Sea of Faith, Yorkshire


Opinion Piece October 2010

Small and Imperfectly formed - but still in the Spirit.
A personal view of the Sea of Faith

The recent Papal visit was a perhaps overdue reminder that there are still many people with an attachment to Christianity in this country. Religion rarely features in the news unless there is scandal, controversy or conflict to report. It is true that attendance at the mainstream churches continues to decline steadily, but there are new Christian organisations springing up everywhere - witness the Abundant Life megachurch in Bradford, the Aire Valley Community Church, and Sheffield's Centre for Radical Christianity, among many others in Yorkshire.

Possibly more suprising is the existence of a small national group the Sea of Faith (now officially called just by its initials 'SOF'), with its own Yorkshire Network. Despite its original name, this is a group whose mission is 'exploring religion as a human creation'. Distinct from atheists and humanists, SOF people seek to conserve what is valuable in religion, while moving on from what they see as irrationality, naive superstition, complacent conservatism and just plain injustices in the traditional (and some of the new) religions.

What is left of value, then? SOF meetings focus on the unavoidable reality that philosophy, the arts, and even science all grew out of religion. Obviously these babies are not being thrown out with the bathwater of religion, but all of them have a spiritual aspect which it is at least impoverishing, and at most tragic, to deny. Science, and nowadays even philosophy, confine themselves to asking small-scale 'How?' questions, and have ceased to ask the big questions such as 'Why?' This practical, no-nonsense approach has been a fruitful one, by cutting out questions that were incoherent or impossible to answer. But it has borne many bitter fruits as well.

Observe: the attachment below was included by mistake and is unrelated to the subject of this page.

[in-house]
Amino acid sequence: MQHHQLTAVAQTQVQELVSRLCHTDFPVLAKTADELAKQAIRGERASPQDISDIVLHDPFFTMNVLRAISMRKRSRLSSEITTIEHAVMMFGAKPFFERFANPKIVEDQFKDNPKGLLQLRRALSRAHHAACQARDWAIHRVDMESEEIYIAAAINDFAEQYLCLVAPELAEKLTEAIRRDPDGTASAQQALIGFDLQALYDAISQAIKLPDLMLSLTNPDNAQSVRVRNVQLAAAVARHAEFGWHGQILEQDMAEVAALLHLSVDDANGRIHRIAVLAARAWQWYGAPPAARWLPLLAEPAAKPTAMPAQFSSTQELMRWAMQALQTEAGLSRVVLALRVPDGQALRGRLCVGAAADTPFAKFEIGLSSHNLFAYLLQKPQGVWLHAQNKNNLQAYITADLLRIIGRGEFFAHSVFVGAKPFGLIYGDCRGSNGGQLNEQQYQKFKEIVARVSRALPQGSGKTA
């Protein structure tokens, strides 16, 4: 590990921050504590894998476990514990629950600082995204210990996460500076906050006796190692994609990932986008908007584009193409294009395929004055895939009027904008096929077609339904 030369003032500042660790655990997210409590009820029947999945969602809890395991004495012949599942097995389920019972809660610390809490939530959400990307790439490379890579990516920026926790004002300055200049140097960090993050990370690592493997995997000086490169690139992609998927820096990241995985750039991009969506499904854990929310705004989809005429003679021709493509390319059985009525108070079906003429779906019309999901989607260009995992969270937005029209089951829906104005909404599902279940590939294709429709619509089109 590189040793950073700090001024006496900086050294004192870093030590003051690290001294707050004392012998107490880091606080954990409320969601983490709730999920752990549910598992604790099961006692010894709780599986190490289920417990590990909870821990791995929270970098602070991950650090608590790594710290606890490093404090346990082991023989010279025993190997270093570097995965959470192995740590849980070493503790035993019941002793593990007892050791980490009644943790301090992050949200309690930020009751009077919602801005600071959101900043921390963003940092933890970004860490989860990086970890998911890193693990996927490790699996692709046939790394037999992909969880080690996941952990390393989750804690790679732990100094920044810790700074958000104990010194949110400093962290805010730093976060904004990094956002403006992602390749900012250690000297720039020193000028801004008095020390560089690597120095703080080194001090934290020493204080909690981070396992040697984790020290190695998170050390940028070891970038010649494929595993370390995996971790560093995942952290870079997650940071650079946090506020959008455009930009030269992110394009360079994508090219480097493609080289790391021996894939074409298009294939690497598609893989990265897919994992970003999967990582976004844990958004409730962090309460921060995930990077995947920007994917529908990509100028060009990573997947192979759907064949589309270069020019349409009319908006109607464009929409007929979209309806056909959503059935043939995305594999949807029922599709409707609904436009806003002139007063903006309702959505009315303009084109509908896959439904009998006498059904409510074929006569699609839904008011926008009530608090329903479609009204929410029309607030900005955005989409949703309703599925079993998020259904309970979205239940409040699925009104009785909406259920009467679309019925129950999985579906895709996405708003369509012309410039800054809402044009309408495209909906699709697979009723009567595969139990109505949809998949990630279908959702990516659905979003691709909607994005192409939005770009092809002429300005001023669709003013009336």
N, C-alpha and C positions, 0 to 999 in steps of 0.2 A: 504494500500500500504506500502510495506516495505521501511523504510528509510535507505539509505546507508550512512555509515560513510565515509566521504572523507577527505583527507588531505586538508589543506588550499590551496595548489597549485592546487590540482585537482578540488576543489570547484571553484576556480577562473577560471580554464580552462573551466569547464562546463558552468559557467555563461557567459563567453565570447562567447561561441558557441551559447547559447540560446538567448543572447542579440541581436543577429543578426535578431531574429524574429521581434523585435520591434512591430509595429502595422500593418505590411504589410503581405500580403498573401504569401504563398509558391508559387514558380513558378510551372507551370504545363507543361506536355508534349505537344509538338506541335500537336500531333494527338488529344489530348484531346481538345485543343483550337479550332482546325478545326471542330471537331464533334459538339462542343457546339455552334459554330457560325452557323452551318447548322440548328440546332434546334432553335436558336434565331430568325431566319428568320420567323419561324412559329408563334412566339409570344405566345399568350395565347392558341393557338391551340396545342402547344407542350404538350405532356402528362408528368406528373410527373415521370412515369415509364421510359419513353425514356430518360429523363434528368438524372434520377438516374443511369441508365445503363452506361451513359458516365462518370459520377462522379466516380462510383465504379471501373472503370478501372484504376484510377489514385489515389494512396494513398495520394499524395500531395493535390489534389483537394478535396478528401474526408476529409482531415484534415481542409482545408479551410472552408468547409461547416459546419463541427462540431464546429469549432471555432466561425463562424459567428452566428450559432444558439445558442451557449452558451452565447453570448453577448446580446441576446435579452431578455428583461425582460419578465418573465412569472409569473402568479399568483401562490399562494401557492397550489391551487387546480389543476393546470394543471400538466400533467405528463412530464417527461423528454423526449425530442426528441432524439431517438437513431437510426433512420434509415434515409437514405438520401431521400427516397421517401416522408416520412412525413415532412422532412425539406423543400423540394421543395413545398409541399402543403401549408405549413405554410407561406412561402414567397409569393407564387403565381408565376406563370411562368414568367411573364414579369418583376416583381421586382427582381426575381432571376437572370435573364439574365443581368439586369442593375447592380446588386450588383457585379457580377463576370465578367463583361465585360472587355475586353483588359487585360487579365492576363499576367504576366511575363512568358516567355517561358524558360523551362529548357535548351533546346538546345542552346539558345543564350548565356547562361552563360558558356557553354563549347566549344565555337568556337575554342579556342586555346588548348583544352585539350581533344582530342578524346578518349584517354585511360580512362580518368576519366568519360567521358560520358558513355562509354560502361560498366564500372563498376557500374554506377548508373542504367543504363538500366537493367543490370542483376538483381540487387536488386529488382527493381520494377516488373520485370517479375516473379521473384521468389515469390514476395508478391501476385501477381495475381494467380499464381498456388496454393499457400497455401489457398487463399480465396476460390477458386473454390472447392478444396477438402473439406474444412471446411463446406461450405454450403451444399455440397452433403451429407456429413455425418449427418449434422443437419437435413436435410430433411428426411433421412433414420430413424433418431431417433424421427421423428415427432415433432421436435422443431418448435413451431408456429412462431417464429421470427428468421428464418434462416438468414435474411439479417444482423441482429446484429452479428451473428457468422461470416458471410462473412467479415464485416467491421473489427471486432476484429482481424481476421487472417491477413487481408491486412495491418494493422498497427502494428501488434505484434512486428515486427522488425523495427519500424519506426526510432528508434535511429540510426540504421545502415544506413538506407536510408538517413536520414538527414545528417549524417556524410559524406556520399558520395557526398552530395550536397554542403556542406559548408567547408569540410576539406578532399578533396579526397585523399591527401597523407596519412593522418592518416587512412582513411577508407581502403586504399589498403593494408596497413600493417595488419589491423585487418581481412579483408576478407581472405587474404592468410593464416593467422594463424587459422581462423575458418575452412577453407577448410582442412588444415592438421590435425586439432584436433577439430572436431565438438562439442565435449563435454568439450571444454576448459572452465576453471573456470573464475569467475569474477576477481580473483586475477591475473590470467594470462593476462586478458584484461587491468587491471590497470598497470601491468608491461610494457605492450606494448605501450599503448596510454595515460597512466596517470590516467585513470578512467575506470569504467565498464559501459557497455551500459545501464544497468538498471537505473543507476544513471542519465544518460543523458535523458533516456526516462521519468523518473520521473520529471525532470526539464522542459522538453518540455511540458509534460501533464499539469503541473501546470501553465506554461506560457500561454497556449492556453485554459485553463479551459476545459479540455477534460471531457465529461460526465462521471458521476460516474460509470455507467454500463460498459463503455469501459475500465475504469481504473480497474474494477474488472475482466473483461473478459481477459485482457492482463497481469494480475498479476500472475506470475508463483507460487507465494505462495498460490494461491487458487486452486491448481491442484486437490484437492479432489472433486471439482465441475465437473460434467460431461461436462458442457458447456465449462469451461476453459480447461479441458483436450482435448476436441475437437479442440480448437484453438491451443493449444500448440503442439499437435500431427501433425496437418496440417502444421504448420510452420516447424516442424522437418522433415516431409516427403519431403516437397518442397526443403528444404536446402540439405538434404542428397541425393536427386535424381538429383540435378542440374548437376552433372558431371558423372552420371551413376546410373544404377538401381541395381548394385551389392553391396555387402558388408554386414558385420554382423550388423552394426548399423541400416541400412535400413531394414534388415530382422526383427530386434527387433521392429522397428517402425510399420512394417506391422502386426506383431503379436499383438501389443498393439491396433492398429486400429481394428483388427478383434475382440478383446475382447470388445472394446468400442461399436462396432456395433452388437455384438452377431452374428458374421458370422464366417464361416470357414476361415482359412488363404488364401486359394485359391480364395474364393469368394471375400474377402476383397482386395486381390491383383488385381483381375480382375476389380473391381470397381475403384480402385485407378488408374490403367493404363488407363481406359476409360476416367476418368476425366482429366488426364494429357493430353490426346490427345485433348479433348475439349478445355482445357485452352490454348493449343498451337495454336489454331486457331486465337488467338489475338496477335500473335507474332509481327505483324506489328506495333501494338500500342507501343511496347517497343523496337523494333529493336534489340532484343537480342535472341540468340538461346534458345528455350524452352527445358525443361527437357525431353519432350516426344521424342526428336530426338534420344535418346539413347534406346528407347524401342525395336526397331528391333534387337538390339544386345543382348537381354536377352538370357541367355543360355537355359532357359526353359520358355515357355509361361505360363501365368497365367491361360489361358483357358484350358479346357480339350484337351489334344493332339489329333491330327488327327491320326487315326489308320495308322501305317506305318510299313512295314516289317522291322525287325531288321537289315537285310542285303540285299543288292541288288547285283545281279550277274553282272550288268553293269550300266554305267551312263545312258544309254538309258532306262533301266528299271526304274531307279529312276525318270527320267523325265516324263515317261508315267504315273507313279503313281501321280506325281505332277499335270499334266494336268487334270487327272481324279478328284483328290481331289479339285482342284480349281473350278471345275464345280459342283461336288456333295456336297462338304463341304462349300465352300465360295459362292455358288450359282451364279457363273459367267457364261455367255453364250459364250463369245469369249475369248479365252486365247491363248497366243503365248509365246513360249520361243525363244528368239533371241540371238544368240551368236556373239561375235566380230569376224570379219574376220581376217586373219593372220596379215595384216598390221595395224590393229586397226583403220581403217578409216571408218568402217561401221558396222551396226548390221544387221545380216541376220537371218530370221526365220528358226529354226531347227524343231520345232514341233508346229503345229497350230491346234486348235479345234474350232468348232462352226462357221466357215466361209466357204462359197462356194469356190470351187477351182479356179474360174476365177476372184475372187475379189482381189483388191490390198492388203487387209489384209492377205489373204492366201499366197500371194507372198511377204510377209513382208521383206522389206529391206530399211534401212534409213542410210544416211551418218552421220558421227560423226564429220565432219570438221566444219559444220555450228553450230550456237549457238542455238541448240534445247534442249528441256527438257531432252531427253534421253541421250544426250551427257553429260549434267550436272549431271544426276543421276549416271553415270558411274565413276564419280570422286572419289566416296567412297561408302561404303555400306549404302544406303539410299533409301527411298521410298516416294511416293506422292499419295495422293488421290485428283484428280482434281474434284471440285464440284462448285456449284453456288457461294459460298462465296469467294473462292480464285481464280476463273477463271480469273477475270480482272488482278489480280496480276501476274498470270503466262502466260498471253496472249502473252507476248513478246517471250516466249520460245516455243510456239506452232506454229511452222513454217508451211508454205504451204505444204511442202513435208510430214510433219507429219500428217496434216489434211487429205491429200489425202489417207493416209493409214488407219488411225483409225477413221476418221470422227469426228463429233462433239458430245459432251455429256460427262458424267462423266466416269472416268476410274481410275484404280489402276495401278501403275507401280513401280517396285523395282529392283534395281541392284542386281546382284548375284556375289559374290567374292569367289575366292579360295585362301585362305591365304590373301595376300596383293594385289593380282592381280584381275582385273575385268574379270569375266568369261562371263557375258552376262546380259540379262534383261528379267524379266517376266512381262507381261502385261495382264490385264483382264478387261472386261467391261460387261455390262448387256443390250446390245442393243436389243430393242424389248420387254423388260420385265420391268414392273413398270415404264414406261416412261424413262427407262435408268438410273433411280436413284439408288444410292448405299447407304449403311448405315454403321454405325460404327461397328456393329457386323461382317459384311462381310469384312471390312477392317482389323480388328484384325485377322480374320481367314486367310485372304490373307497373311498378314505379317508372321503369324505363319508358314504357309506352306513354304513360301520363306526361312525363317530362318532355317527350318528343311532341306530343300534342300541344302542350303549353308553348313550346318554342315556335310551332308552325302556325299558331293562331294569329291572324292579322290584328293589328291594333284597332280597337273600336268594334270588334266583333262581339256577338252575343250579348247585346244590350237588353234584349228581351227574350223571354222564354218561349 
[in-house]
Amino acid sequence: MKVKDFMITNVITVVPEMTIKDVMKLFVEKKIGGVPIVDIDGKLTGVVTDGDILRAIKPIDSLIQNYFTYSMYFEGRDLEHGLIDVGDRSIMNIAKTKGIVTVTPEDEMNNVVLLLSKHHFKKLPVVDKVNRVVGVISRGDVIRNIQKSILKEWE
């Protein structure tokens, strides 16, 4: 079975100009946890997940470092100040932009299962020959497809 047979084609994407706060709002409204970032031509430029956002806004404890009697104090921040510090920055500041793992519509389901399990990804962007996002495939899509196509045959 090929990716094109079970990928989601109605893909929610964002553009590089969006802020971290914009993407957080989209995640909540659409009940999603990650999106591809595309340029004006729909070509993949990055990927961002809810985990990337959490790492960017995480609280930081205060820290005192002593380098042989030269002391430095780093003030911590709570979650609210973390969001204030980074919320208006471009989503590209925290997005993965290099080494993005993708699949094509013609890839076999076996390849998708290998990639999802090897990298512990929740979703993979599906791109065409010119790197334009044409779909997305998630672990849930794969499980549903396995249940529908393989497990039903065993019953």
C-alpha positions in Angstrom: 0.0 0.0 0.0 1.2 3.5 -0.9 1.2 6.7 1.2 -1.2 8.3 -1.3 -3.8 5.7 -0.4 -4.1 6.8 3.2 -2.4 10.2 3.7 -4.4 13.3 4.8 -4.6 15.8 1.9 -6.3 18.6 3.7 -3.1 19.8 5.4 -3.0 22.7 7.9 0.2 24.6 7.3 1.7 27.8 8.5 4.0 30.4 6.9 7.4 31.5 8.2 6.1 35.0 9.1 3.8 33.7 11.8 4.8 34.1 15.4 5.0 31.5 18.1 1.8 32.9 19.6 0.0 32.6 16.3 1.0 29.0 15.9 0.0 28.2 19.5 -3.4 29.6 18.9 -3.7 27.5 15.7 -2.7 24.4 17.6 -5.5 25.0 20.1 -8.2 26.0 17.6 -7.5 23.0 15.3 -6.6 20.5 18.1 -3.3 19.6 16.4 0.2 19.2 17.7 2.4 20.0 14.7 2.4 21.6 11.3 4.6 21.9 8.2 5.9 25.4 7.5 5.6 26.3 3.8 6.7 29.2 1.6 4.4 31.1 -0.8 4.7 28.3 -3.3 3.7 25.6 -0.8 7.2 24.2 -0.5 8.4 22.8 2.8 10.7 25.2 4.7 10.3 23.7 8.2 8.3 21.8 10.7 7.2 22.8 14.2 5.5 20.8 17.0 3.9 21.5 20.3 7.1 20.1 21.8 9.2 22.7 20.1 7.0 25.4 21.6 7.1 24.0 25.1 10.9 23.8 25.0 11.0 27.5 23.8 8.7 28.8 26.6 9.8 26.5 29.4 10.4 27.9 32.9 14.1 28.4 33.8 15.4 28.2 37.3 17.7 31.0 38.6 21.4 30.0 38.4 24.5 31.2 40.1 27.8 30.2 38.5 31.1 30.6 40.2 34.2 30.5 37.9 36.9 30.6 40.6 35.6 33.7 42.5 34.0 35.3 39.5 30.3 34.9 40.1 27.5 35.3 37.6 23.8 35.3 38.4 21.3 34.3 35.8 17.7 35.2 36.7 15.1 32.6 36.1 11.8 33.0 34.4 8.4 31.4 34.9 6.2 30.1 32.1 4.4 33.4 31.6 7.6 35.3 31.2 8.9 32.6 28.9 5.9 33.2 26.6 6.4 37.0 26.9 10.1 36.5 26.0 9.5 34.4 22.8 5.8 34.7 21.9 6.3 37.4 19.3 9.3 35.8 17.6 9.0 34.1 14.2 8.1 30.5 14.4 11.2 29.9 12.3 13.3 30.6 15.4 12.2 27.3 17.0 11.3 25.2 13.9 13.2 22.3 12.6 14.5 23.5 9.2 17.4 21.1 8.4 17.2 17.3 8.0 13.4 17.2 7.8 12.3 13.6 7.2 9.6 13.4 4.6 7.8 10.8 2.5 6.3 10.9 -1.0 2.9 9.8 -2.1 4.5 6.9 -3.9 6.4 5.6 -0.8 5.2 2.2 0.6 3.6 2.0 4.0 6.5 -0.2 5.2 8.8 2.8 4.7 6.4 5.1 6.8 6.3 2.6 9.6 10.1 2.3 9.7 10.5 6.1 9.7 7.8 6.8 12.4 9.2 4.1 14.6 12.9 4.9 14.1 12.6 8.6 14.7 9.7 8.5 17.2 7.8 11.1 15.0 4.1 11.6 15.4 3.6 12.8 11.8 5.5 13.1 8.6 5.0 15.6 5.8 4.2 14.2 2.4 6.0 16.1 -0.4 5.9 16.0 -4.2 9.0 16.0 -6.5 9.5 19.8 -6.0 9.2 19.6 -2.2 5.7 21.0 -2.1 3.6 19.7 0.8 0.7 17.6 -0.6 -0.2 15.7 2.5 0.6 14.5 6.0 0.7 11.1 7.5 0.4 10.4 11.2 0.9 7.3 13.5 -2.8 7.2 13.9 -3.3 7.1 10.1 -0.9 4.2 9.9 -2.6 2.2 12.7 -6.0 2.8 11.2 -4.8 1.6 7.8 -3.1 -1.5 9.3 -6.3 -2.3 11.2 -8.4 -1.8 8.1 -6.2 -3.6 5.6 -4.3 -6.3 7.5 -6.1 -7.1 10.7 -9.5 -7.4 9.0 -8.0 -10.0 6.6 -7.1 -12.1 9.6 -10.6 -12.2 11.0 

Modern philosophy, and especially the social sciences and psychology have become narrow, technical and arid. There are individuals who try to break out of the frame, sometimes successfully, but they are always seen as mavericks. The consequences of science and technology conducted without a wider humane vision have global impacts in weapons development, environmental damage, irresponsible methods of food production and processing, and the power of drugs companies to influence national health policies.

Only the arts have shamelessly kept alive their original link with spirituality, and where would we be without the drama, images and music that infuse our everyday life, even if only in the mass media, fashion, pop music and advertising? The energy, vigour and zest for life that the arts, and especially the popular arts express stem from the very opposite of the 'no-nonsense' attitude.

Dangerously, the arts all depend on our society's deliberate acceptance and cultivation of them, calling for investment, education and training. Luckily, the arts also depend on people's natural immediate responses to colour, shape, pattern, movement, music, drama, fantasy and imagination, and these responses are not likely to wither away any time soon. Business people may scoff at their 'creatives', yet must acknowledge the power of advertising that makes use of these natural responses.

Drama, fantasy and imagination are the ingredients, and expression, of the all-important questions of morality (questions about how we should live) that, in some form or other, exercise everyone. Outside the churches, we are faced with paradoxes like outright rejection of the idea of God (too fantastical), yet interest in the patent fictions of film, television drama and novels. Even Santa Claus rides out stronger every year.

These are the fascinating puzzles about modern spirituality that SOF seeks to explore - not hoping to promote Santa (he hardly needs it), but trying to understand the underlying contradictions of modern life that are dissolving the traditional expressions of spirituality.

Carol Sherrard (Yorkshire Network contact)